I‘ve written a dozen posts on networking. A few of them have been posted here including, Your Best Networking Plan Keep it Simple, Top 10 Networking Mistakes, and What Networking Events Should You Attend? So—why one more? Because I’ve hardly touched on what has become by far the most rewarding and successful networking group I belong to, Friend Up.
What is Friend Up?
Friend up didn’t exist before October of 2010. It was a serendipitous creation. I sent an email call to action to several friends. Nicki Laycoax replied she’d like to meet everyone attached to the email. Friend Up was born. We met after work on a Thursday at an establishment that had dollar beer and 25 cent tacos. I asked everyone to bring a “help”, an area where they could use advice, for the group to brainstorm. That was over three years ago. We’ve met monthly ever since, and a splinter group began in Fort Wayne last year. Not a week goes by without friends helping each other. For example, a recent timeline on our closed Facebook page progressed from one friend announcing a job opportunity to another winning the position.
Where Do You Need—Friends?
Our Friend Up is a loose group of smart and funny folks who enjoy helping others. Besides brainstorming and helping, our primary common interest is social media. Below is a slide presentation outlining Friend Up, which could be used to create your own group, but there are many other opportunities, besides a friend up, to create networking associations. What do you need? Where can you use help and advice? How can you help others? Here are a few ideas.
Start a business brainstorming group. Create a business help networking group based on location, industry, size, product, or service. I didn’t say start a “pitch my product group.” We have enough of those. Form a group of business friends who share pitfalls, solutions, and ideas.
Begin a network based on a hobby or interest. Reach out to people who share similar interests and hobbies and invite them to meet-up specifically focused on sharing ways to help each other with the hobby.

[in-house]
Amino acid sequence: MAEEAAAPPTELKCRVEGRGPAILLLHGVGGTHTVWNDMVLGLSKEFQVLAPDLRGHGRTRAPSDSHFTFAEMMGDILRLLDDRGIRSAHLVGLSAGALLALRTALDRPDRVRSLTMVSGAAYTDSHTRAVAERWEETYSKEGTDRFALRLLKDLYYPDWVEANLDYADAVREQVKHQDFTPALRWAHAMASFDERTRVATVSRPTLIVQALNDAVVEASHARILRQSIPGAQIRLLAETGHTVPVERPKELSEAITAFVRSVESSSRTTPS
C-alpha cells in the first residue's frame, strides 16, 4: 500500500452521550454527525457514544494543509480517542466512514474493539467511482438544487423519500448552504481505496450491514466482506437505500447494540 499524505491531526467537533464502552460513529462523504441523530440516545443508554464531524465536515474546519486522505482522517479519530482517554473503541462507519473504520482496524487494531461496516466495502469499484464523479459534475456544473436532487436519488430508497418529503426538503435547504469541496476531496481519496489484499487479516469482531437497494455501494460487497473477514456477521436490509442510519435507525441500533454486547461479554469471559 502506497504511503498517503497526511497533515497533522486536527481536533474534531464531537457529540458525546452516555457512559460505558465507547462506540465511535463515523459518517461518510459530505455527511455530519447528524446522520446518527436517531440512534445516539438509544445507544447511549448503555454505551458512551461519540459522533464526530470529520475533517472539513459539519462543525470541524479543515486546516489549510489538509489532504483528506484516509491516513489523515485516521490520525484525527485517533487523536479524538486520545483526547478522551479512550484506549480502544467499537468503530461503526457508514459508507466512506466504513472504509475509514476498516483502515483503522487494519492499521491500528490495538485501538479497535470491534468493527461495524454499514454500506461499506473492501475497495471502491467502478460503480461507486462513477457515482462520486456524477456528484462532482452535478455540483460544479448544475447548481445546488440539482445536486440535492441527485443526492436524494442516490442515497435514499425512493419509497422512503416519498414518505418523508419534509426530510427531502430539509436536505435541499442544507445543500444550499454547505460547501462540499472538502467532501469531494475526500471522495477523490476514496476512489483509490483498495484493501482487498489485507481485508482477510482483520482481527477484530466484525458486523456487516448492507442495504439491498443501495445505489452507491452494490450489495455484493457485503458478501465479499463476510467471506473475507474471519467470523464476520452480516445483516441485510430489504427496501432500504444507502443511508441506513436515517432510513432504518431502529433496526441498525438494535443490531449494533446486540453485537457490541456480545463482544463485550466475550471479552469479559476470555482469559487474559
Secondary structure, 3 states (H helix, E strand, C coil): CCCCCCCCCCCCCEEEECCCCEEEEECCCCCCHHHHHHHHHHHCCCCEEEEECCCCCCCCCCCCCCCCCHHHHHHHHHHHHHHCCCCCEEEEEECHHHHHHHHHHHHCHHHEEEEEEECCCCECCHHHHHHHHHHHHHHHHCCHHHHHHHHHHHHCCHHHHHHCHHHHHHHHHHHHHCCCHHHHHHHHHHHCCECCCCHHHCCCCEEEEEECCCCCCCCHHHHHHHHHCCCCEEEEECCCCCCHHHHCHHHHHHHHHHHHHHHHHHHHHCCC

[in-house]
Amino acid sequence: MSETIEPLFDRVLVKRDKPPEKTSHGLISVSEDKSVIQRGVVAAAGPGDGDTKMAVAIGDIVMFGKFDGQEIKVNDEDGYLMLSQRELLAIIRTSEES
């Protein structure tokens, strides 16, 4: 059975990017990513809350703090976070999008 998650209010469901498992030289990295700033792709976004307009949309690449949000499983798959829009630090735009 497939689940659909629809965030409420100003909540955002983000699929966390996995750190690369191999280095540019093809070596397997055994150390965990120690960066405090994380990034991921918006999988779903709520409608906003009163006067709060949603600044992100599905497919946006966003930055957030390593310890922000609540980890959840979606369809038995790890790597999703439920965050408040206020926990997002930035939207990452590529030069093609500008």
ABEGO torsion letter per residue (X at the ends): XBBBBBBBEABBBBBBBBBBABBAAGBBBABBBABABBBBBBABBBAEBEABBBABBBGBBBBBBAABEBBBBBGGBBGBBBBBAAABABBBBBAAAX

Create a volunteer network. If you enjoy giving back, why not form a group that shares and helps each other with charitable initiatives.
This list could go on, groups could be, and have been, formed around avocations, special needs, and beliefs.
Where Do You Begin?
Don’t make this complicated. Invite a few people who have similar interests and needs. If you’re a diabetic, invite other diabetics or if you own a small business, invite small business owners. Are you an amateur photographer, chef, or horticulturist? Keep it simple.
• Invite like-minded people who share your passion
• Meet monthly at a convenient time and place
• Conduct brainstorming sessions focused on helping each other
• Establish a private online presence
• Continue to search for and invite new members
I’m not saying networking events are unproductive—they’re not. Any event is only as good as you make it. What I’m saying is, by accident I learned the most effective networking group I’ve ever been involved with was created around mutual needs by friends with similar interests. If you were to create a network what would it be? If you can answer that question—isn’t it time to get started? If you could use help or advice call me. 317-306-9713